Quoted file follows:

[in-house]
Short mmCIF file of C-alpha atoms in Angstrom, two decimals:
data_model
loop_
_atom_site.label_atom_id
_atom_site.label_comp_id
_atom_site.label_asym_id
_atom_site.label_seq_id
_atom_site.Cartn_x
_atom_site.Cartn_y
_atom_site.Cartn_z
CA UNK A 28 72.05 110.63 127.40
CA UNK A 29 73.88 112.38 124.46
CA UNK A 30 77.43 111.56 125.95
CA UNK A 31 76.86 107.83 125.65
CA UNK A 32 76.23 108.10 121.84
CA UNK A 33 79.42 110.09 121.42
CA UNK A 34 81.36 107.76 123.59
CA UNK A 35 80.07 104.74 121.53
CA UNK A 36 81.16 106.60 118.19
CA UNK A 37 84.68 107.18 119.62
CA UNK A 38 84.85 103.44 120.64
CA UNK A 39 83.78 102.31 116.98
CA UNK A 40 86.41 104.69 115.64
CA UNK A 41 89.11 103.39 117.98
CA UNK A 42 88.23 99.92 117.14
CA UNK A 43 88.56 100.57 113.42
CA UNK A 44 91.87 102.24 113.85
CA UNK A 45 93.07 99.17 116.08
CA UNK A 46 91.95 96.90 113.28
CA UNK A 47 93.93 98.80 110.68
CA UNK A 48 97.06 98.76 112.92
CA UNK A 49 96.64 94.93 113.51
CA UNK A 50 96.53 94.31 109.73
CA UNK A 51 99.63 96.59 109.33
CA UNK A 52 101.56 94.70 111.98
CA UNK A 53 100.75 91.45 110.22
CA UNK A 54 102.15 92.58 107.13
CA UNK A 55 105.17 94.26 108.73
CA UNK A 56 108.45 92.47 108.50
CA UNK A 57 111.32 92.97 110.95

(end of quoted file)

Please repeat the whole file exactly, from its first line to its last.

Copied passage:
[in-house]
Short mmCIF file of C-alpha atoms in Angstrom, two decimals:
data_model
loop_
_atom_site.label_atom_id
_atom_site.label_comp_id
_atom_site.label_asym_id
_atom_site.label_seq_id
_atom_site.Cartn_x
_atom_site.Cartn_y
_atom_site.Cartn_z
CA UNK A 28 72.05 110.63 127.40
CA UNK A 29 73.88 112.38 124.46
CA UNK A 30 77.43 111.56 125.95
CA UNK A 31 76.86 107.83 125.65
CA UNK A 32 76.23 108.10 121.84
CA UNK A 33 79.42 110.09 121.42
CA UNK A 34 81.36 107.76 123.59
CA UNK A 35 80.07 104.74 121.53
CA UNK A 36 81.16 106.60 118.19
CA UNK A 37 84.68 107.18 119.62
CA UNK A 38 84.85 103.44 120.64
CA UNK A 39 83.78 102.31 116.98
CA UNK A 40 86.41 104.69 115.64
CA UNK A 41 89.11 103.39 117.98
CA UNK A 42 88.23 99.92 117.14
CA UNK A 43 88.56 100.57 113.42
CA UNK A 44 91.87 102.24 113.85
CA UNK A 45 93.07 99.17 116.08
CA UNK A 46 91.95 96.90 113.28
CA UNK A 47 93.93 98.80 110.68
CA UNK A 48 97.06 98.76 112.92
CA UNK A 49 96.64 94.93 113.51
CA UNK A 50 96.53 94.31 109.73
CA UNK A 51 99.63 96.59 109.33
CA UNK A 52 101.56 94.70 111.98
CA UNK A 53 100.75 91.45 110.22
CA UNK A 54 102.15 92.58 107.13
CA UNK A 55 105.17 94.26 108.73
CA UNK A 56 108.45 92.47 108.50
CA UNK A 57 111.32 92.97 110.95